Egypt Copt killings: World attention sought
By Art Toalston & Erin Roach
Jan 19, 2010


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More than 1,000 Coptic Christians demonstrated in downtown Nashville Jan. 19 against the shooting deaths of six Coptic Christians Jan. 6 and other instances in Egypt of violence and persecution against their ancient Christian community. Six makeshift coffins topped by wooden crosses were held aloft during the protest. Photo by Art Toalston
NEW YORK CITY (BP)--The shooting deaths of six Coptic Christians in Egypt on Coptic Christmas Eve (Jan. 6) is fueling efforts to publicize and protest what Copts describe as persecution and violence typically met by inaction by the Egyptian government.

Rallies were scheduled today, Jan. 19, at the United Nations at noon and at the Egyptian Mission in New York at 2 p.m., according to Coptic advocacy website www.freecopt.net.

A demonstration at the White House is scheduled for 11 a.m. Friday, Jan. 22, followed by one near 10 Downing Street, the office and home of Great Britain's prime minister, on Jan. 23, according to freecopt.net.

To date, rallies have been held in such cities as Los Angeles, Dallas, Tampa and Nashville; Paris, France; and Sydney and Melbourne, Australia.

In Egypt, protests have been waged in Cairo and in the city of Nag Hammadi (also rendered Nagaa Hamady) where the drive-by shootings took place. Gunmen riddled a shopping area with machine gun fire just before midnight, killing two Coptic Christians. They subsequently fired into worshippers emerging from a Coptic church after midnight Mass, killing four. The church's Muslim guard also was slain. Fifteen individuals were wounded, according to various reports.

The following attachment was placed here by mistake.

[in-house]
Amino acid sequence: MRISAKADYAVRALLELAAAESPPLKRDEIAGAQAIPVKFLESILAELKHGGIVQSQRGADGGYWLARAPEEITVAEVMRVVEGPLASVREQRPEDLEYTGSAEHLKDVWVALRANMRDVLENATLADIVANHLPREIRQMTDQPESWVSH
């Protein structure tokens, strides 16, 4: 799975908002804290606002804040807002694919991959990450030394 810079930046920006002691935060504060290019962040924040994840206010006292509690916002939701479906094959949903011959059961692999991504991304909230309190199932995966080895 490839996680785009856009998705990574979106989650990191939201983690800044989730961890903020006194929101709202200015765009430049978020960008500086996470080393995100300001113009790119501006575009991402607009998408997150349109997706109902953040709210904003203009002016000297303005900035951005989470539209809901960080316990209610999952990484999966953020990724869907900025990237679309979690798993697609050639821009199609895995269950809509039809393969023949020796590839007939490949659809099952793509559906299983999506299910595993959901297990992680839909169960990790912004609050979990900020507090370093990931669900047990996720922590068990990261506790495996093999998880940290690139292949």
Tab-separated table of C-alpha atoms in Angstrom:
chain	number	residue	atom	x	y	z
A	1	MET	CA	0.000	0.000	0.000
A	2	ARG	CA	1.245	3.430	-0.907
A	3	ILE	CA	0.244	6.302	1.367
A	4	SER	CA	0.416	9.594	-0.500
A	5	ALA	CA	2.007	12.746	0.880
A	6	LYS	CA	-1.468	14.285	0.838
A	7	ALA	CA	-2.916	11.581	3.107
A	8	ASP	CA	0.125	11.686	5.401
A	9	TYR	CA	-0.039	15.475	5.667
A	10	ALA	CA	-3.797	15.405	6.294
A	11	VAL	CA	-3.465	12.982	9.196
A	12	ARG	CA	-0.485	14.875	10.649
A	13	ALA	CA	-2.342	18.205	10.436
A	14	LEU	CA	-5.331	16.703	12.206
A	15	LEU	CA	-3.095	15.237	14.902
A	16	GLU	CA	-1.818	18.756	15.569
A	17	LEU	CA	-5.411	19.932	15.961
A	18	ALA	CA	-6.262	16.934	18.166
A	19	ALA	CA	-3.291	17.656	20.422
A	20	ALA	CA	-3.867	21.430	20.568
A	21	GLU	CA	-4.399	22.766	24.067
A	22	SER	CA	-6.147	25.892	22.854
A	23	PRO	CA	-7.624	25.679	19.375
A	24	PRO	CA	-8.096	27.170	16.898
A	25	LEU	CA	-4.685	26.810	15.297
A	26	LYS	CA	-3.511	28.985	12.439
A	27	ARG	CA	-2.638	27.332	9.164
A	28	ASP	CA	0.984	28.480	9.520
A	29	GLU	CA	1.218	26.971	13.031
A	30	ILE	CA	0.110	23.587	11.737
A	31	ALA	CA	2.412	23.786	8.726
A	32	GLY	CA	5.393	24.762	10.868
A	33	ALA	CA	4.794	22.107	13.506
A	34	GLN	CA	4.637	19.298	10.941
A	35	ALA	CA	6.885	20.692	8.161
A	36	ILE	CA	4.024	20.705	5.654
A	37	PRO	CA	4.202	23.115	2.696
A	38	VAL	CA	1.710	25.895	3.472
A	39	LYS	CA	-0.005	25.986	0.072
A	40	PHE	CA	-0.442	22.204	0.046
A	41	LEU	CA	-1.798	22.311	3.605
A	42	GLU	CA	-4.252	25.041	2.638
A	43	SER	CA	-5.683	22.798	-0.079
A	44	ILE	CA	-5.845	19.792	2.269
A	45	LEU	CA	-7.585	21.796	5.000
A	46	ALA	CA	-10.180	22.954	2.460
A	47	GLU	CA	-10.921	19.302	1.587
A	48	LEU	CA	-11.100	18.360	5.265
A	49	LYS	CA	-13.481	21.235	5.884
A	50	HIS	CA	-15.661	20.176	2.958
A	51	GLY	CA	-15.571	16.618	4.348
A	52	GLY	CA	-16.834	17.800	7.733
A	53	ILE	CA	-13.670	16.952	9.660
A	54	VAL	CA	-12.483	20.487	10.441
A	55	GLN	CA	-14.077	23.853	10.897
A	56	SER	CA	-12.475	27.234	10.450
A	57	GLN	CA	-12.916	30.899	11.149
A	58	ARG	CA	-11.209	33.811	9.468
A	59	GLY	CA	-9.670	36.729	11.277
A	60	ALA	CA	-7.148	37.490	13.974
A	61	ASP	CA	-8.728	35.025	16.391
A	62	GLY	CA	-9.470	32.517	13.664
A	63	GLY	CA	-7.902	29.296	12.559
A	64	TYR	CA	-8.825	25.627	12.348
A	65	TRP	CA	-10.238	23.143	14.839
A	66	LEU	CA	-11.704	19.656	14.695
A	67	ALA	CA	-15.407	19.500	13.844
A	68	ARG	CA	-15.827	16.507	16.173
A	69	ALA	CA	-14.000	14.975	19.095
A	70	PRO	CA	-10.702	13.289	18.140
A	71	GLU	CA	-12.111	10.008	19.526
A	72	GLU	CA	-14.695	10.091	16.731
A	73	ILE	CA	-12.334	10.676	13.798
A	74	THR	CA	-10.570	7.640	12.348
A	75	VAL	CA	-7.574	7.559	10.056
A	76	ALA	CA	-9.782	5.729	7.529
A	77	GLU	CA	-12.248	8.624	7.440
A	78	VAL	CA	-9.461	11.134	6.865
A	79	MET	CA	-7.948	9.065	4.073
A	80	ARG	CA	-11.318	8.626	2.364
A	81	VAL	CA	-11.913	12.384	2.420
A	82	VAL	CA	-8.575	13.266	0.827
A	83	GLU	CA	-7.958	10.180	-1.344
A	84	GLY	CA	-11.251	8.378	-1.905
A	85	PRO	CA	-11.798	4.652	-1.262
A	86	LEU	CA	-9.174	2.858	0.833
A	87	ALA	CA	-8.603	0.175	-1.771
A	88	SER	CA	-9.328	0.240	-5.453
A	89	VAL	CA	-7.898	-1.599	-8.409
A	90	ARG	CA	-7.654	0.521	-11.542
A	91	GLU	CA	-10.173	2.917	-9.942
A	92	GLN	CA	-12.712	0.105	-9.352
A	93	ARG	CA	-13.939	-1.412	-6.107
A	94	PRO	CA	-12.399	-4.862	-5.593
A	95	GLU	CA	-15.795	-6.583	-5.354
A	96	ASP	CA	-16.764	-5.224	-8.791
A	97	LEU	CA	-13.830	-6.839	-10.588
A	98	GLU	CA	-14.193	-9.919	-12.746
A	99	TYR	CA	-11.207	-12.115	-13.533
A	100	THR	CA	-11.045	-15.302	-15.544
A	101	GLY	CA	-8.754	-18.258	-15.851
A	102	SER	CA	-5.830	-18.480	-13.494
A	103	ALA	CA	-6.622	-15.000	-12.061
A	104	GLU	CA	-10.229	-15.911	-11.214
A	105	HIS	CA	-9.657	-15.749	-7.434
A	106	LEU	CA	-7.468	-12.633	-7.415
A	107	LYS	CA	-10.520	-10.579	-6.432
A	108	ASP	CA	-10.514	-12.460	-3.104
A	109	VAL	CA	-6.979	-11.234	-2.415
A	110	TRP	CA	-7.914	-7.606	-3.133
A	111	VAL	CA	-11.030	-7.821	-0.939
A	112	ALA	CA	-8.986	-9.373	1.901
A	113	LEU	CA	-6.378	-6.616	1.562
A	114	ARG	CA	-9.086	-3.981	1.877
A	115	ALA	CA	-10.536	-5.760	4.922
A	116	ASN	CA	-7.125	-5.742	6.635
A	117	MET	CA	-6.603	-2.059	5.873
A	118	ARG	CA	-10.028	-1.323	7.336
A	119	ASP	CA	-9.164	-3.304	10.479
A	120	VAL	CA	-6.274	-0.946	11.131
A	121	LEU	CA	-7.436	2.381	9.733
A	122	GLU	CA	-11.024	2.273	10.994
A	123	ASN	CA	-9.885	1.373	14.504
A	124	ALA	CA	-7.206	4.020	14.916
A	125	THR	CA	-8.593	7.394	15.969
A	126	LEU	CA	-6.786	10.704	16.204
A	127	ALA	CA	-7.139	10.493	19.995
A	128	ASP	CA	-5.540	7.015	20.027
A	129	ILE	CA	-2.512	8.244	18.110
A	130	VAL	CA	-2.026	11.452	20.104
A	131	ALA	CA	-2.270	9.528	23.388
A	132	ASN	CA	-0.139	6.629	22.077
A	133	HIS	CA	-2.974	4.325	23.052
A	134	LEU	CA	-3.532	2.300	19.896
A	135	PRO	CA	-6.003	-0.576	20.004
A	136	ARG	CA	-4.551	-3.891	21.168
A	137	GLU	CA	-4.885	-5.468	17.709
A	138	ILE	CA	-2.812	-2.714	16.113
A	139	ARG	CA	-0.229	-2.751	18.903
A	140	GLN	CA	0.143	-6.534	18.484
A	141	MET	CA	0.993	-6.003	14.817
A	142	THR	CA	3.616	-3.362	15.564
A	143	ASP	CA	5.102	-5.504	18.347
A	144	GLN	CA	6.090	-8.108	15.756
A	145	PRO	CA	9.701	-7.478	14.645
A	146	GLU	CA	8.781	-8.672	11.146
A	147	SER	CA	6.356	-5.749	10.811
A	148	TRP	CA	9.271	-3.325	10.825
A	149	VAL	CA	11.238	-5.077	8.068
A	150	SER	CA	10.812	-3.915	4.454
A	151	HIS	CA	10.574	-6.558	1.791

Three suspects were arrested by security forces two days later near Nag Hammadi, about 40 miles from southern Egypt's largest city, Luxor.

Coptic Christians, whose ancestors embraced Christianity in the first century, comprise the vast majority of Egypt's Christian minority, which often is estimated at 8 million people, though some Coptic sources say their number is 12 million, among Egypt's overall population of 78 million.

Egypt's Copts are the last sizable Christian population in the Middle East. An estimated 2 million Coptic Christians live in other countries.

The U.S. Department of State, in a religious freedom report on Egypt released in October, said the constitution there provides for freedom of belief and the practice of religious rites but, in practice, the government places restrictions on such rights.

State Department officials have raised concerns with the Egyptian government about ongoing discrimination Christians face in building and maintaining church properties as well as the government's harsh treatment of Muslim citizens who convert to other faiths.

"The government continued to sponsor 'reconciliation sessions' following sectarian attacks that generally obviate the prosecution of perpetrators of crimes against Copts and preclude their recourse to the judicial system for restitution," the State Department report said. "In conjunction with reconciliation sessions, the courts sometimes gave lenient sentences to the perpetrators."

Detailed in the report were several cases of persecution of Coptic Christians by the Egyptian government, including "an increasingly prevalent pattern of governmental authorities detaining Copts following sectarian attacks and either holding them without charges or threatening false charges and police records."

The detentions, the State Department said, "serve as a tool to blackmail Coptic authorities to desist from calling for official action to prosecute the perpetrators, and to dissuade the victims and/or their families from seeking recourse in the judicial system for restitution of damages."

In Nag Hammadi, "instead of the usual joyous Christmas festivities, mourners filled the streets in a heartbreaking funeral procession for the victims on Christmas day, the youngest being only 19," Caroline L. Doss, a New York-based attorney and Coptic advocate, said in a Jan. 11 news release announcing the protests in New York City.